Real Estate

Real Estate: John Lee

Banking Crisis Explained

March brought us news that two of our local banks are in crisis mode. The feds came in and shut down Silicon Valley Bank. Its competitor, First Republic Bank, is still under tremendous pressure at the time of this writing.

Banks are institutions that provide financial services to individuals, businesses and other organizations. In order to make money, they take deposits from customers and use these deposits to make loans to others who pay interest on the loans. They earn a profit by charging a higher rate than they pay on the deposits.

Banks also offer other financial services, such as credit cards, checking accounts, savings accounts, certificates of deposit (CDs), and various types of loans. They may also provide investment services, such as mutual funds and brokerage accounts. Banks make money by charging a fee on these services. They also invest the deposits in various financial instruments, such as stocks and bonds, to earn additional income.

To insure the safety and soundness of the financial system, the Federal Reserve oversees the operations and has rules and regulations in place to prevent fraud, protect consumers and promote financial stability.

What happened in the 2008 banking crisis is different from this time around. In 2008, the underwriting guidelines for real estate loans were loose and easily manipulated. It felt like, if a borrower was alive and breathing, he could get a loan. Bad credit doesn’t matter; no income, no problem; don’t have a job, lenders will create one for you. Corruption was widespread, and it led to foreclosure problems.

Large financial institutions, including Washington Mutual, Wachovia, Bear Sterns, Lehman Brothers and Merrill Lynch, all failed and were absorbed by other companies. The feds had to provide large bailouts to Bank of America, Citigroup, Countrywide, AIG and others to insure that our banking system did not fail altogether. Since then, the feds have made changes and regulations to safeguard against this and it is currently working.

This time around, it is a different problem. We have gone through a very low interest rate environment where the banks can get deposits almost interest free. The Fed Funds rate rose from zero to 4.5% in the past 12 months.

The banks were making investments all this time when their cost of capital was near zero percent. Some financial instruments have long-term yields. Since the Fed Funds rates start increasing, banks have to pay more interest for their funds and thus their returns on their investments started going down. When customers started demanding their deposits back, the financial institutions did not have all the funds available and had to sell their investments at losses, leading to further financial and liquidity issues. To their defense, no bank can withstand a large run on its deposits.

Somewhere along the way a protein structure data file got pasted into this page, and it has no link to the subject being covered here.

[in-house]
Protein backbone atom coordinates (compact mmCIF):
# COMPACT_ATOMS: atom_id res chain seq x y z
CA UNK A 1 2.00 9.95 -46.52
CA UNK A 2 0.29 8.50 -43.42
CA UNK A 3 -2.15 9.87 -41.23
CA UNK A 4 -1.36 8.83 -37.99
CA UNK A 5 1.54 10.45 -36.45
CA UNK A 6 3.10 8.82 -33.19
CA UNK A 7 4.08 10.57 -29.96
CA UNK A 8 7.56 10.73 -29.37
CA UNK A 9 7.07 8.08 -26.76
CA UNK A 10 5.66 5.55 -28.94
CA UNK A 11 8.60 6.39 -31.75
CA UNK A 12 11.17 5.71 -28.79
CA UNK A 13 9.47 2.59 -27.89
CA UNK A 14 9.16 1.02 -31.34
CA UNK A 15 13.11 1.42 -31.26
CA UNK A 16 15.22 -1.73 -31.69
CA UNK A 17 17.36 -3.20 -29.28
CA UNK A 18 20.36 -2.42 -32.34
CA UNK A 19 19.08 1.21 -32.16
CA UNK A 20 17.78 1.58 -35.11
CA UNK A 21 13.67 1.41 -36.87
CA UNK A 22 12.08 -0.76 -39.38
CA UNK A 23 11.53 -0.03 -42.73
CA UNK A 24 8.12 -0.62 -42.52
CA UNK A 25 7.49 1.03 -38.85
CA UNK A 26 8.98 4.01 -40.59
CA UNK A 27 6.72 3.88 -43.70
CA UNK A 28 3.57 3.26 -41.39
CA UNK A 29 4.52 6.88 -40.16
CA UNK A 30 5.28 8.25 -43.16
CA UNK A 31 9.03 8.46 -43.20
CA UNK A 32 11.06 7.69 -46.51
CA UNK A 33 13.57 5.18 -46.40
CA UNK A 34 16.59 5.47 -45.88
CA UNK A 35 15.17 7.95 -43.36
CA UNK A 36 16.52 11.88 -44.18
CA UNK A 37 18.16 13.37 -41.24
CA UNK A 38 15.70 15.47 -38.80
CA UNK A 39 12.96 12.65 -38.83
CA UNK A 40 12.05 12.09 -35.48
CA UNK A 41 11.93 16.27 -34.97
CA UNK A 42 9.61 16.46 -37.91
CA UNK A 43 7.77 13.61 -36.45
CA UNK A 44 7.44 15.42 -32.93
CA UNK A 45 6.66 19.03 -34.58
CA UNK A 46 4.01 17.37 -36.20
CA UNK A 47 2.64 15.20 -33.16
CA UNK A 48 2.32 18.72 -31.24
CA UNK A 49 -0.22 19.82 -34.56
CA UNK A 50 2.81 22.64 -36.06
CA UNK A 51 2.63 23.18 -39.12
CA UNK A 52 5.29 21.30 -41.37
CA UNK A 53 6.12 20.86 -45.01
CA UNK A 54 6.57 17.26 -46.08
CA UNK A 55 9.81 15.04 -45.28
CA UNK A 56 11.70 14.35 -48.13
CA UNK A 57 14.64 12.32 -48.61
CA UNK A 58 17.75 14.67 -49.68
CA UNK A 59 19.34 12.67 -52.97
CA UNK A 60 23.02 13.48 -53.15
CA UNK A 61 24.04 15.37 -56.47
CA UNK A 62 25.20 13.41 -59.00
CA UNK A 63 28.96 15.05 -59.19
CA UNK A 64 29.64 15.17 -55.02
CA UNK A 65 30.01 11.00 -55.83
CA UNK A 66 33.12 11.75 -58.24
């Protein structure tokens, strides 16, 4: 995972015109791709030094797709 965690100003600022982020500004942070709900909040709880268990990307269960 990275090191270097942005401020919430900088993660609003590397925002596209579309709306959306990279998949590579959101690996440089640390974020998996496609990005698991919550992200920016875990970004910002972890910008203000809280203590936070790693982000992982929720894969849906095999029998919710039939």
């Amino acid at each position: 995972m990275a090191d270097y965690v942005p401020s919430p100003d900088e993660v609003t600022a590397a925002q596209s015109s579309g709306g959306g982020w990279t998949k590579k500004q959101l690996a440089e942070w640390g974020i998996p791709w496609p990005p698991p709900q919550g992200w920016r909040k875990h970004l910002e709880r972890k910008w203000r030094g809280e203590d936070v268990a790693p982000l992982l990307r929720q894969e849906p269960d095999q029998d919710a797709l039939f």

Banks collapsing impact real estate and mortgages through reduced access to credits. Banks are the primary source of lending for mortgages and other types of loans. When they fail, it reduces the supply of credit, and other banks may become more risk averse and tighten up their underwriting criteria. This could lead to a slowdown in the real estate market as potential buyers are unable to obtain financing. In addition, banks might increase interest rates, making it more expensive for buyers, leading to a decline in home affordability, and a demand for housing.

Realizing this, the feds and other larger banks have stepped up at this time to try to prevent this from happening. The feds tried to calm depositors by promising that all funds exceeding the FDIC limit of $250,000 will be guaranteed. Eleven larger banks have come together to lend First Republic $30 billion to try to keep the bank solvent. However, the stock kept going down. Whether this will work, we will see, but this goes to show how much the other banks are vested in the banking system. We cannot have our whole banking system collapse.

The feds met the third week in March and decided to raise rates by .25% in their continual effort to battle inflation. Prior to SVB collapsing, the consensus was that they were going to raise the Fed Funds rate by .5 or .75%. This is an acknowledgement that rate increases possibly led to the current banking issues and hope that this will ease the problem.

Only time will tell what will happen here. My guess is that one of the larger banks will buy out First Republic. But other banks rumored to be in trouble might also need to merge with larger banks. Stay tuned as there is never a dull moment in real estate!

John M. Lee is a broker with Compass specializing in the Richmond and Sunset districts. If you have any real estate questions, call him at 415-465-0505 or email at

Richmond Homes Sold in March*
AddressBedBathSq. Ft.Price
723 38th Ave.31.01,227$1,165,000
2940 Clement St.32.01,6042,000,000
731 23rd Ave.44.52,7113,200,000
521 Lake St.32.52,2503,400,000
2212 Lake St.34.54,3954,999,000
*Partial listing. Source: M.L.S.
Sunset Homes Sold in March*
AddressBedBathSq. Ft.Price
2378 44th Ave.221,306$1,300,000
2450 31st Ave.211,2001,450,000
3644 Ulloa St.321,6641,480,000
1547 40th Ave.321,9361,525,000
3425 Quintara St.311,2141,560,000
2179 27th Ave.211,4001,600,000
1915 30th Ave.221,1751,650,000
1426 33rd Ave.43.52,1951,980,000
1476 36th Ave.31.52,1162,150,000
2275 45th Ave.32.52,4152,410,000
*Partial listing. Source: M.L.S.

Leave a Reply

Fill in your details below or click an icon to log in: Logo

You are commenting using your account. Log Out /  Change )

Facebook photo

You are commenting using your Facebook account. Log Out /  Change )

Connecting to %s